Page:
On the outer edge of desolate Highland battlefield, a trio of witches predict that the Thane of Glamis will one day become the King of Scotland. Inspired by their prophecy and goaded into action by his wife, Macbeth murders the monarch and takes the crown for himself. What follows is classic Shakespearean tragedy.

This year’s screen adaptation by Australian filmmaker Justin Kurzel of the 400-year-old work wins the Rainy Day Film of the Year award. Kurzel’s interpretation revolves around a pair of truly powerful performances by Michael Fassbender and Marion Cotillard. Her fair is an ideal match for his foul and the film captures perfectly their intimate treachery as they plot to take the throne and keep it.

Justin Kurzel is equally good at depicting the psychological consequences of their crimes. When Macbeth confesses to his wife, after the murder of King Duncan, that his mind is “full of scorpions,” one can empathize with the director’s theory that this Macbeth is suffering from some kind of post-traumatic stress disorder. Were those witches a hallucination? What about the fact that he can’t get any sleep? When he begins to talk to Banquo’s ghost, Lady Macbeth tries to calm the frightened nobles at the feast: Don’t worry. He’s had these turns before, she says. It doesn’t work, though, and the guests depart.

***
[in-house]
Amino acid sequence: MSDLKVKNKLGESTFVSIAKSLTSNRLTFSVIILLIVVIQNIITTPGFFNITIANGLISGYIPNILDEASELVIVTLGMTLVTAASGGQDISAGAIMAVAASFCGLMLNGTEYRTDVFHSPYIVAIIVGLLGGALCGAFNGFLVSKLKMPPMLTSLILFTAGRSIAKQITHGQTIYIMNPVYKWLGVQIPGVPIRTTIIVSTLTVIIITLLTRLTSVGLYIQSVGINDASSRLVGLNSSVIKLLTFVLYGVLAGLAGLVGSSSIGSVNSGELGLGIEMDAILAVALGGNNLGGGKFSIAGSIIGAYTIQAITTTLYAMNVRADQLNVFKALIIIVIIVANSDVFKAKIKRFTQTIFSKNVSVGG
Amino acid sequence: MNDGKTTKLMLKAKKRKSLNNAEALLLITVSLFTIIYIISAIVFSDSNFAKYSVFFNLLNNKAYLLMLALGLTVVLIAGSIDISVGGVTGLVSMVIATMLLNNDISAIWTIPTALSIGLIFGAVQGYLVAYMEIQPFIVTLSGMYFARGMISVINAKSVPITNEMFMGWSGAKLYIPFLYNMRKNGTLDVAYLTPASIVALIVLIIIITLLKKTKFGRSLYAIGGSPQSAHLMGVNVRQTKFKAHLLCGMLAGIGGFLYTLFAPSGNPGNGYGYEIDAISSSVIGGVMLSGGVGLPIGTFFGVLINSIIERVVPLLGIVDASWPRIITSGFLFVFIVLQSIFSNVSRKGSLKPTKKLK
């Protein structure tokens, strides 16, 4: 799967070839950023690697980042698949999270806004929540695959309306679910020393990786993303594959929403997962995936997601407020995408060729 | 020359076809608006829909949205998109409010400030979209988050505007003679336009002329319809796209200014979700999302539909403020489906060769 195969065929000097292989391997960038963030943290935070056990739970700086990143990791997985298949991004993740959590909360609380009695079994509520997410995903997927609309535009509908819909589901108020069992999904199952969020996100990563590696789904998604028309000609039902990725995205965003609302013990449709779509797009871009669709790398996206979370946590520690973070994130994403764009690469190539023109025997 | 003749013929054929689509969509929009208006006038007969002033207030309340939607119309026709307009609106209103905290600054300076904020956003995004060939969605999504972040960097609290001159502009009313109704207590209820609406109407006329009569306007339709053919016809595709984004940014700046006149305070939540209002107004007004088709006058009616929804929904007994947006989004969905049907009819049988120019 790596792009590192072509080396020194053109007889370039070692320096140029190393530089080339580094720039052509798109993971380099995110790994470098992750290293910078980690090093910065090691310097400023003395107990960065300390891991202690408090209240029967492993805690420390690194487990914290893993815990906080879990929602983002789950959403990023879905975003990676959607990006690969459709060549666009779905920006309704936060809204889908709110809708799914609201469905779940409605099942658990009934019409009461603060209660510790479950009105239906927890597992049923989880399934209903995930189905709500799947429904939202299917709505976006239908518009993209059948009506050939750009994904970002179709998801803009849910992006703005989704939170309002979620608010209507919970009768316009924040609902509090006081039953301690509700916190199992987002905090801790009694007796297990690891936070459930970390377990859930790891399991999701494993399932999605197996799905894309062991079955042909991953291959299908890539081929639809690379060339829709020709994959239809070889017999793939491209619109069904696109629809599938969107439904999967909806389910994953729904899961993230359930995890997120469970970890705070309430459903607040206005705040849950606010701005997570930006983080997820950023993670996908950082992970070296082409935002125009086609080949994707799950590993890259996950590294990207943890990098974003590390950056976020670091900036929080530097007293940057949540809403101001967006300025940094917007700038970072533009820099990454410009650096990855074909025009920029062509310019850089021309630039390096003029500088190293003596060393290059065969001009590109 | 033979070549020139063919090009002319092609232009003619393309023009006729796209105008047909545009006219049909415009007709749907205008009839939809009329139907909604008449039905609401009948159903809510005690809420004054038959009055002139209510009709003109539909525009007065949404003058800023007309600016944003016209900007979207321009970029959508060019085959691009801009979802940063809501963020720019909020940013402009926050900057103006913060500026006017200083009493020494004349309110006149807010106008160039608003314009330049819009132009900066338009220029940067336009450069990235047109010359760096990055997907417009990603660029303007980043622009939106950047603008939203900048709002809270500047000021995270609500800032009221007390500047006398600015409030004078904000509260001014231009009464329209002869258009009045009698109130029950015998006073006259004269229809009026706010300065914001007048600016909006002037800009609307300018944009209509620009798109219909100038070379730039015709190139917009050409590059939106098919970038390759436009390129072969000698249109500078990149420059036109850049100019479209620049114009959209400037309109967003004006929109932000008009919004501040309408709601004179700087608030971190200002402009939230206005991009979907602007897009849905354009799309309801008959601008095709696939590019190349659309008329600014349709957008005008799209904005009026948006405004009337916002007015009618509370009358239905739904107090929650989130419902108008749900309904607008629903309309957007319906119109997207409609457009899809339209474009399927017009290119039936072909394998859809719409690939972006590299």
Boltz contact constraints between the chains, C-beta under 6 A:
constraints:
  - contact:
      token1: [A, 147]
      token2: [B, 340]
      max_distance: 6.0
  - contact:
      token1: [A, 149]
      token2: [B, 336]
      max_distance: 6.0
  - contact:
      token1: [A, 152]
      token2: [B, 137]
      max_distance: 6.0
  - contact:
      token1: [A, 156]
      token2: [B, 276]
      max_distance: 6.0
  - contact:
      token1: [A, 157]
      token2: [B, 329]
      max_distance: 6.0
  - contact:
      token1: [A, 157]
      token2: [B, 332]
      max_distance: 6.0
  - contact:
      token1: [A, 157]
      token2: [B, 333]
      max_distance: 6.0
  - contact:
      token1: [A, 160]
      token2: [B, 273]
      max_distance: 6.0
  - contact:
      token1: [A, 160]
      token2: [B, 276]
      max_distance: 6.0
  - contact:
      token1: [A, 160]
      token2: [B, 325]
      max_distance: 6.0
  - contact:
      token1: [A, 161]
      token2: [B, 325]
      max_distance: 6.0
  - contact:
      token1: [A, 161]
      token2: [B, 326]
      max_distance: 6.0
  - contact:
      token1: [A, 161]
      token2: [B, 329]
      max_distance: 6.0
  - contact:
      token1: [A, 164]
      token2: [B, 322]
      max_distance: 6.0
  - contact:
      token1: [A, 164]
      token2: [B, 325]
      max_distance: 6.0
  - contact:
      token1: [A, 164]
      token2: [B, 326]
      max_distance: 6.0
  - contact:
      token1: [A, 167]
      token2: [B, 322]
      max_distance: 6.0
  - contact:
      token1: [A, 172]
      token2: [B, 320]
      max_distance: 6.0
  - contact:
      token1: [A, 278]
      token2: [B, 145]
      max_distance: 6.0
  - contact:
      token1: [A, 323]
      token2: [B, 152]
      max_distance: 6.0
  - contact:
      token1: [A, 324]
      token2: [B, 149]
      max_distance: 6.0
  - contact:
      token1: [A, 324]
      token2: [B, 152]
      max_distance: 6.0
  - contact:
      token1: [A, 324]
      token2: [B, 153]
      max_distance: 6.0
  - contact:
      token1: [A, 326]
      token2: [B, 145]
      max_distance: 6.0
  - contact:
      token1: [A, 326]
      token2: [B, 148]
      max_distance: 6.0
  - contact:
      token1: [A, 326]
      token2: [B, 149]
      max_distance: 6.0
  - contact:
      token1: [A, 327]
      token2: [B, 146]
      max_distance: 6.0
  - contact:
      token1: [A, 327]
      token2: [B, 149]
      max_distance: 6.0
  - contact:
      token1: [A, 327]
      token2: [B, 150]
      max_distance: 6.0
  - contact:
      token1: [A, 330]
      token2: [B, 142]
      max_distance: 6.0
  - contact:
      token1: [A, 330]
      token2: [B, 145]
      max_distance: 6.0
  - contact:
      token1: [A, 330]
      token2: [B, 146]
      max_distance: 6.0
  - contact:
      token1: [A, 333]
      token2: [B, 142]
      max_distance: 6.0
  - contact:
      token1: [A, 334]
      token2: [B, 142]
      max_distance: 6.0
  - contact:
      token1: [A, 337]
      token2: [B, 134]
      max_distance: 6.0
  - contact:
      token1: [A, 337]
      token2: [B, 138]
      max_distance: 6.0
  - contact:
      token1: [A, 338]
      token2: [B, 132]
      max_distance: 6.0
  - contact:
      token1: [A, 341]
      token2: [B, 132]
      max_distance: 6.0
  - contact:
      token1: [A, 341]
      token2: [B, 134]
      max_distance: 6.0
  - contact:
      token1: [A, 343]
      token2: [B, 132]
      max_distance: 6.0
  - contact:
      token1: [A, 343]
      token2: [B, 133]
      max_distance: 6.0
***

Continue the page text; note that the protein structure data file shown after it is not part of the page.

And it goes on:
Macbeth is about power and the evil that people will do to get it, keep it and bequeath it. But all the cruelty of Mr and Mrs Macbeth begs a critical question: What’s the point in brutally grabbing a crown if you’re going to lose it within a generation? Tragedy.

Macbeth

Tomorrow, here, the Rainy Day Post of the Year award.


Drink of the Year

Thursday, 17 December, 2015 0 Comments

And the Rainy Day award goes to Caol Ila 12 Year Old Single Malt. Why? Because winter is here and ‘flu prevention measures have to be taken. Seriously. And this is a seriously medicinal single malt. Check out the Official Tasting Notes: “Nose: Subdued, citric fruitiness; a whiff of bath oil and dentist’s mouthwash. A little water raises almond oil and old-fashioned oilskins; still a fresh fruitiness (lychees?), a trace of olive oil, and after a while pot pourri or scented hand-soap.”

Kills bad breath, doubles as a deodorant and protects against the hospital bug — what more could one want? But that’s not all. Based on personal tasting, we can confirm that this remarkable whisky also delivers a tang of seaweed, a whiff of smoke, a glimpse of green barley, a hint of lemon pudding, a taste of treacle, a perception of salt, a smidgen of creosote and, depending on one’s temperament and temperature, wellness. Seriously.

Caol Ila

Tomorrow, here, the Rainy Day Video of the Year award.


The poetic game

Sunday, 23 August, 2015 0 Comments